Mike Connor, CIO of Exodus, now a business unit of telecommunications company Cable & Wireless, left the payroll and benefits services company Automatic Data Processing in October 2000 to oversee what was then a $6.5 billion merger between Global Center and Exodus. In May 2001, he assumed the role of CIO of Exodus Communications, a Web-hosting services provider, and five months later the company filed for bankruptcy protection.

Connor says the bankruptcy filing combined with the massive integration of Global Center and later Cable & Wireless was "extremely challenging" and forced his team to get back to basics.

"The first priority is to provide world-class service to our customers; otherwise, we're just wasting our time," he says. "While you're right-sizing and cutting costs you can never, ever take your eye off the customer because that's the whole point of it. It seems simple, but you can see time and time again where these distractions eventually cause some companies to lose sight of their biggest priority."

One of Connor's first mandates was to integrate all three companies' existing information systems to a single set of business processes and systems and do it in a way that would be transparent to the customer. Second, he had to "leverage the heck" out of the systems already in place.

"We had lots of information that our customers could use already there," he says.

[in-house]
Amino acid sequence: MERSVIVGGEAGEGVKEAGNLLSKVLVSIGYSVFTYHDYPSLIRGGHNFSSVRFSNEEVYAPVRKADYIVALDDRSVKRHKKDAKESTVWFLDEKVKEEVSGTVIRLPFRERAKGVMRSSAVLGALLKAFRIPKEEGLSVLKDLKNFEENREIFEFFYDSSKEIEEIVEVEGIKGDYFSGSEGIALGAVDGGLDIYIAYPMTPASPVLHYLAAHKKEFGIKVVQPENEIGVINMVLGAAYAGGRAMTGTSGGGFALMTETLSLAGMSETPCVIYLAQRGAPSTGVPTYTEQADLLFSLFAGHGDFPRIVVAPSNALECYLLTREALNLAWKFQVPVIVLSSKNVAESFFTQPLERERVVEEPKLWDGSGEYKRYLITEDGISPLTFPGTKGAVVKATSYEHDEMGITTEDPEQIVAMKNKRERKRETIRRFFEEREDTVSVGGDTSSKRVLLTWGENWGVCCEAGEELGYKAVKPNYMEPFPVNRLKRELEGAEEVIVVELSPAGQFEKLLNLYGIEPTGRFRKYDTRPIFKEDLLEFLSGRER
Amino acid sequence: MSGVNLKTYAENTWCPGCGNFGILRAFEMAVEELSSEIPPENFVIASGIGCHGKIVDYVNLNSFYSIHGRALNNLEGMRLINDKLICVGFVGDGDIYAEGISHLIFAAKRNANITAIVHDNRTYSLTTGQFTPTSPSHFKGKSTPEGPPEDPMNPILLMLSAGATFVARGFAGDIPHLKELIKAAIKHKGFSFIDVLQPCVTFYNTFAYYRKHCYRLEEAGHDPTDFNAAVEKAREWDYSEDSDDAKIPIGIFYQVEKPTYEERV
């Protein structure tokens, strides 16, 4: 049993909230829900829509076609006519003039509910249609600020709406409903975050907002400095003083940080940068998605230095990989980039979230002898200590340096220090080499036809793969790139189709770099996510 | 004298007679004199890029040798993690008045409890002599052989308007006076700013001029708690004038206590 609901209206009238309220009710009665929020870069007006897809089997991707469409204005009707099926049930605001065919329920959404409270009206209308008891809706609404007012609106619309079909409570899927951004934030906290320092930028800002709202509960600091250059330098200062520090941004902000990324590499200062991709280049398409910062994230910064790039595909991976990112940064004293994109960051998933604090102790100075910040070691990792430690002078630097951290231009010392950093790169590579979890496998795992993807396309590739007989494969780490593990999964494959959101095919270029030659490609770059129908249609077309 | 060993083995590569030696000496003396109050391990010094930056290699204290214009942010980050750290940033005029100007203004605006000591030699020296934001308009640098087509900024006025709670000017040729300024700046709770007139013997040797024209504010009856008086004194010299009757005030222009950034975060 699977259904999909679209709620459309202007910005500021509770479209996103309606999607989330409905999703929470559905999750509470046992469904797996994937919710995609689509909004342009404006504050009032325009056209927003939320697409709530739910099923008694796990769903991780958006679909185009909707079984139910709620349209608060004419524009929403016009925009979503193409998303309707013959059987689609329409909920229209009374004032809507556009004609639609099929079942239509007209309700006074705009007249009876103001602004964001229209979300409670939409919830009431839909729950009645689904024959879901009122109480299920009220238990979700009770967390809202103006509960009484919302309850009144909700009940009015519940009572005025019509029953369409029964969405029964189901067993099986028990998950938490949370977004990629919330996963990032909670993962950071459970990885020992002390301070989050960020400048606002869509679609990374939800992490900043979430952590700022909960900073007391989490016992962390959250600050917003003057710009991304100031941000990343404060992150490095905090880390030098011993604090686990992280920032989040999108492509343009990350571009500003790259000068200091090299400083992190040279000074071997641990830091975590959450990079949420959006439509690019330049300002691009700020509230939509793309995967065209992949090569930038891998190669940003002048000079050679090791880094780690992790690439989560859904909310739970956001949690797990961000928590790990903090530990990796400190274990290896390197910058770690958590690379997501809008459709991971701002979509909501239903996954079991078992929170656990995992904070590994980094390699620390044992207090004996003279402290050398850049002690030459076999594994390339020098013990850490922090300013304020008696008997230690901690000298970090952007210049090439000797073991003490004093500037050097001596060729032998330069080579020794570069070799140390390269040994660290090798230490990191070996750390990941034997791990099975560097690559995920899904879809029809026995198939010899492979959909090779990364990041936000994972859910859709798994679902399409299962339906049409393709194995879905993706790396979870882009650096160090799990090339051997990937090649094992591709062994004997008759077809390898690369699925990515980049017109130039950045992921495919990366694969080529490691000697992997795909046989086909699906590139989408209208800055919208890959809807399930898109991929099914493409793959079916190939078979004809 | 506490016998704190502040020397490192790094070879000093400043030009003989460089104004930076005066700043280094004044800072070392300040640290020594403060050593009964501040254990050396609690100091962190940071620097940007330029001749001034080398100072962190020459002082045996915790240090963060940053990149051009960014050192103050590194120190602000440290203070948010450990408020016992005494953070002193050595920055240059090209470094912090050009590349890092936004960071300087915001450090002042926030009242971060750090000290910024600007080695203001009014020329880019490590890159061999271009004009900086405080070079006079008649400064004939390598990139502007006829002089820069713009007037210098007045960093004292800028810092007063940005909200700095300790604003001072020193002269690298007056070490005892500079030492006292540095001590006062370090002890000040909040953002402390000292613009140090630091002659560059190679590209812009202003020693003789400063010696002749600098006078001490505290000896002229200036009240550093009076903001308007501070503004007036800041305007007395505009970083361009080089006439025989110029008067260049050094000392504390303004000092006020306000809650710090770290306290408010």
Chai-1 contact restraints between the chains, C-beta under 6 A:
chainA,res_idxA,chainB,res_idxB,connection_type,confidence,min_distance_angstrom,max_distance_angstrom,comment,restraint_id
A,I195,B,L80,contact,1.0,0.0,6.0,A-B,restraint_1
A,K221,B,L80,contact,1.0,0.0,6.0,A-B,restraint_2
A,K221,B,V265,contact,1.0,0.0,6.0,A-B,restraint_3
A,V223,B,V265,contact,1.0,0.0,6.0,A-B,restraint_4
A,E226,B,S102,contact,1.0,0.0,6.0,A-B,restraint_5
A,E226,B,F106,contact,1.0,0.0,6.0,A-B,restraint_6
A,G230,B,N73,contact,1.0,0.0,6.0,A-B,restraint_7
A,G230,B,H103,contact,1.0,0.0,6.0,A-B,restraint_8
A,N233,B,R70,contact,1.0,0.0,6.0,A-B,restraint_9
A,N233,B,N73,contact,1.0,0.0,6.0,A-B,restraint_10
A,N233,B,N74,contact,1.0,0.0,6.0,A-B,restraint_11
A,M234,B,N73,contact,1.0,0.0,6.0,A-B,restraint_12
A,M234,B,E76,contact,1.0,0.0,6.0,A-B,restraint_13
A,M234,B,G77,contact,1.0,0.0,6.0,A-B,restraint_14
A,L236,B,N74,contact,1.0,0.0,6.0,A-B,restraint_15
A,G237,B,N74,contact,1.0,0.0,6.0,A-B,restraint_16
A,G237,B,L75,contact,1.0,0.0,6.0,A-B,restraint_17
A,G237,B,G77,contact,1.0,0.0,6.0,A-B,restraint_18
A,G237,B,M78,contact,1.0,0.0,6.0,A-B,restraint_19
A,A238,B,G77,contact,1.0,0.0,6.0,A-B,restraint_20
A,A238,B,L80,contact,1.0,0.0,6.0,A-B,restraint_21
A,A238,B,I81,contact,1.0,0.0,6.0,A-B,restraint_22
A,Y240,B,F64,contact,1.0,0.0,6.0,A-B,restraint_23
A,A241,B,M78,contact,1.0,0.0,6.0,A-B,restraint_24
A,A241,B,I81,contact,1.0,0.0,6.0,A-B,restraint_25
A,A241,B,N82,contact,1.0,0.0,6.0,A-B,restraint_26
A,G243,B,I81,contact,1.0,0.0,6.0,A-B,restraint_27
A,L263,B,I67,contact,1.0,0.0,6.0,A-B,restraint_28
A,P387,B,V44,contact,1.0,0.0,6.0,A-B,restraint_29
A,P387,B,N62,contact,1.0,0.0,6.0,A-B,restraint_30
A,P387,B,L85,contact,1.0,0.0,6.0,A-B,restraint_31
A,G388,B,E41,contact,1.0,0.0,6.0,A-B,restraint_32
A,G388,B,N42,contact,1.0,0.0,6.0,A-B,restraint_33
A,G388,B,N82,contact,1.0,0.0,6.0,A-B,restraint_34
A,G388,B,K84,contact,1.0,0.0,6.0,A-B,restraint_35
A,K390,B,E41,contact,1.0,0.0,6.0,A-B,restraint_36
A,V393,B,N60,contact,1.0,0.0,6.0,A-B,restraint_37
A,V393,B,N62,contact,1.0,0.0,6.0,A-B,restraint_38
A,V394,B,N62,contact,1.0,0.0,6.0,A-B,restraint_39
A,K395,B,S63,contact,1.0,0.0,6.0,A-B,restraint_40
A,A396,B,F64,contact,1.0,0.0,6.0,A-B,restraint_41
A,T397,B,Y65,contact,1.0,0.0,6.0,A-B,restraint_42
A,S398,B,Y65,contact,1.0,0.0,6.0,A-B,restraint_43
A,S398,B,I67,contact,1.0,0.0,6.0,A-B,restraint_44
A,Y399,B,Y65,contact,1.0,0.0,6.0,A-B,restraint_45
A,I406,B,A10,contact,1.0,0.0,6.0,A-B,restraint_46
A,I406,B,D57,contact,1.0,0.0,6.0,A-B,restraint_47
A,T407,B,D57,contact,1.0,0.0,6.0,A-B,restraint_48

After surveying customers through its call-response system, the company created the myExodus customer portal. The portal, which cost very little to build and integrate, allows customers to review their online bandwidth use in real-time, track their service history and even review and pay their bills online.

"Even when you're in this kind of situation, you can't save your way to prosperity," he says. "It sounds very simplistic, yet what we've been forced to consider is how to do more with less. The amazing part about it is that we're now able to offer better service to our customers because we're using the best of the technology we have in ways we may not have considered before."



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Senior Writer
larry_barrett@ziffdavisenterprise.com
Larry, of San Carlos, Calif., was a senior writer and editor at CNet, writing analysis, breaking news and opinion stories. He was technology reporter at the San Jose Business Journal from 1996-1997. He graduated with a B.A. from San Jose State University where he was also executive editor of the daily student newspaper.